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Sowing Success

Riki Goldstein

A formerly barren schoolyard now lush with produce. A little girl buoyed by the prospect of a better future. Robin Katz and Start-Up Roots are using simple ingredients — water and vegetables — to transform lives.

Wednesday, January 20, 2016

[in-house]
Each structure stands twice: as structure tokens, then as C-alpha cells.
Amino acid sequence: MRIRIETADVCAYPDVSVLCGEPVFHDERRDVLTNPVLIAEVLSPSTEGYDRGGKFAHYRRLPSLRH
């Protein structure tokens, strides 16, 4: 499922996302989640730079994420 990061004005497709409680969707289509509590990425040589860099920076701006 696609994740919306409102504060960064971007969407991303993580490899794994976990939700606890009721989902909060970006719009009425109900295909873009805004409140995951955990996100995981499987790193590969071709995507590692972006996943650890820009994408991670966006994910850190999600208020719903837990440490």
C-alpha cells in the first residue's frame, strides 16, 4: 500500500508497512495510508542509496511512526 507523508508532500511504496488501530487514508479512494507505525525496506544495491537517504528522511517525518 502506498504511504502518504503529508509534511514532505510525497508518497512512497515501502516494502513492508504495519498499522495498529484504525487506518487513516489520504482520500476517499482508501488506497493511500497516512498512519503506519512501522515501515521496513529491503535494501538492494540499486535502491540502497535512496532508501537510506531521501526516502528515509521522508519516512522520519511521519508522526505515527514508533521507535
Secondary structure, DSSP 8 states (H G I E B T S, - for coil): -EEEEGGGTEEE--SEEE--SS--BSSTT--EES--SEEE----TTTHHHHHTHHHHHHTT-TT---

Little Sarit’s brown eyes are full of wonder. She looks out at the workers who are pulling up the gray concrete of the schoolyard. Beyond the cracked fence are the crowded streets of one of chareidi Jerusalem’s poorest neighborhoods. The air is spiced with holiness, the buildings and alleys have a quaint, old-world charm. But the schoolgirls who crowd at the window together with Sarit knew of hunger and poverty before they ever heard of Chumash, dikduk, reading, and writing. They all come from homes on shaky financial footing and have often experienced other dysfunction. Today, in the yard of their rundown school building, something new and marvelous is taking place. Workers. Plans. Greenhouses. A state-of-the-art hydroponic farming system. Sarit turns to Robin Katz, the energetic American woman who’s the executive director of Start-Up Roots and the driving force behind the new project in her school. “Why did you choose us?” “I picked you girls to be the leaders in this,” Robin responds. “I see your wonderful middot and potential for leadership. You can do this and others will follow. You’ll set an example for everyone.” Sarit beams. And for once, the little girls of Beit Sara* — left behind, impoverished, at the bottom of the city’s pecking order — are at the forefront of a new and exciting campaign. But for once, it’s not a campaign for charity handouts.

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